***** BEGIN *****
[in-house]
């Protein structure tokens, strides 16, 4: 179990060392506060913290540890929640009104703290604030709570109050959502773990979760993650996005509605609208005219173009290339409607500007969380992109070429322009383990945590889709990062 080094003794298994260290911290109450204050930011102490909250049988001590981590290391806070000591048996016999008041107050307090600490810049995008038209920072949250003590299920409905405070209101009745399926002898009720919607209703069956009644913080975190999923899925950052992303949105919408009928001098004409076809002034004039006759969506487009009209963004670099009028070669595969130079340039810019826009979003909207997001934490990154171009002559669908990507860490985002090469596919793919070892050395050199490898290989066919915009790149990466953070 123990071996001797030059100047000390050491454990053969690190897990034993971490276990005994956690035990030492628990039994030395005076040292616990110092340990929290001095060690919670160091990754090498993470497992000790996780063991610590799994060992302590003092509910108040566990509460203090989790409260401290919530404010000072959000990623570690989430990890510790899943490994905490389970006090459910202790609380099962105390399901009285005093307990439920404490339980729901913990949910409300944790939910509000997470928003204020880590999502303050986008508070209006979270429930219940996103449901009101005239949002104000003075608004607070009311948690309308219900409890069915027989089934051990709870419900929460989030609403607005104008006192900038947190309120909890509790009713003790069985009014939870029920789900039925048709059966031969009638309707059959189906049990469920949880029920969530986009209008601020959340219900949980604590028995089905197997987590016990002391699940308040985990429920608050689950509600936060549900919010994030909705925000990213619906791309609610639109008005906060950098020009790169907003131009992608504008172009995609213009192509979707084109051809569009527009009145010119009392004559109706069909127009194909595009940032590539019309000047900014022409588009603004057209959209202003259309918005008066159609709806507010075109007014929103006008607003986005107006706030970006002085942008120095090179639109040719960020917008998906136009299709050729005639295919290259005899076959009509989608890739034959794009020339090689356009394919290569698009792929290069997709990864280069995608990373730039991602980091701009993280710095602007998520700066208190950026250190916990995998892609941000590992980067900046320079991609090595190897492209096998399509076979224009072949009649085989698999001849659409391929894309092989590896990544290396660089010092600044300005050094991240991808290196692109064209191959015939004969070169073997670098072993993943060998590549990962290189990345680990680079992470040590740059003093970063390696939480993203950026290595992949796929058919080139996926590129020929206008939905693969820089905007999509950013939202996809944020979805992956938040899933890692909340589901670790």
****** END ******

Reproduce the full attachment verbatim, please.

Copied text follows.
[in-house]
């Protein structure tokens, strides 16, 4: 179990060392506060913290540890929640009104703290604030709570109050959502773990979760993650996005509605609208005219173009290339409607500007969380992109070429322009383990945590889709990062 080094003794298994260290911290109450204050930011102490909250049988001590981590290391806070000591048996016999008041107050307090600490810049995008038209920072949250003590299920409905405070209101009745399926002898009720919607209703069956009644913080975190999923899925950052992303949105919408009928001098004409076809002034004039006759969506487009009209963004670099009028070669595969130079340039810019826009979003909207997001934490990154171009002559669908990507860490985002090469596919793919070892050395050199490898290989066919915009790149990466953070 123990071996001797030059100047000390050491454990053969690190897990034993971490276990005994956690035990030492628990039994030395005076040292616990110092340990929290001095060690919670160091990754090498993470497992000790996780063991610590799994060992302590003092509910108040566990509460203090989790409260401290919530404010000072959000990623570690989430990890510790899943490994905490389970006090459910202790609380099962105390399901009285005093307990439920404490339980729901913990949910409300944790939910509000997470928003204020880590999502303050986008508070209006979270429930219940996103449901009101005239949002104000003075608004607070009311948690309308219900409890069915027989089934051990709870419900929460989030609403607005104008006192900038947190309120909890509790009713003790069985009014939870029920789900039925048709059966031969009638309707059959189906049990469920949880029920969530986009209008601020959340219900949980604590028995089905197997987590016990002391699940308040985990429920608050689950509600936060549900919010994030909705925000990213619906791309609610639109008005906060950098020009790169907003131009992608504008172009995609213009192509979707084109051809569009527009009145010119009392004559109706069909127009194909595009940032590539019309000047900014022409588009603004057209959209202003259309918005008066159609709806507010075109007014929103006008607003986005107006706030970006002085942008120095090179639109040719960020917008998906136009299709050729005639295919290259005899076959009509989608890739034959794009020339090689356009394919290569698009792929290069997709990864280069995608990373730039991602980091701009993280710095602007998520700066208190950026250190916990995998892609941000590992980067900046320079991609090595190897492209096998399509076979224009072949009649085989698999001849659409391929894309092989590896990544290396660089010092600044300005050094991240991808290196692109064209191959015939004969070169073997670098072993993943060998590549990962290189990345680990680079992470040590740059003093970063390696939480993203950026290595992949796929058919080139996926590129020929206008939905693969820089905007999509950013939202996809944020979805992956938040899933890692909340589901670790």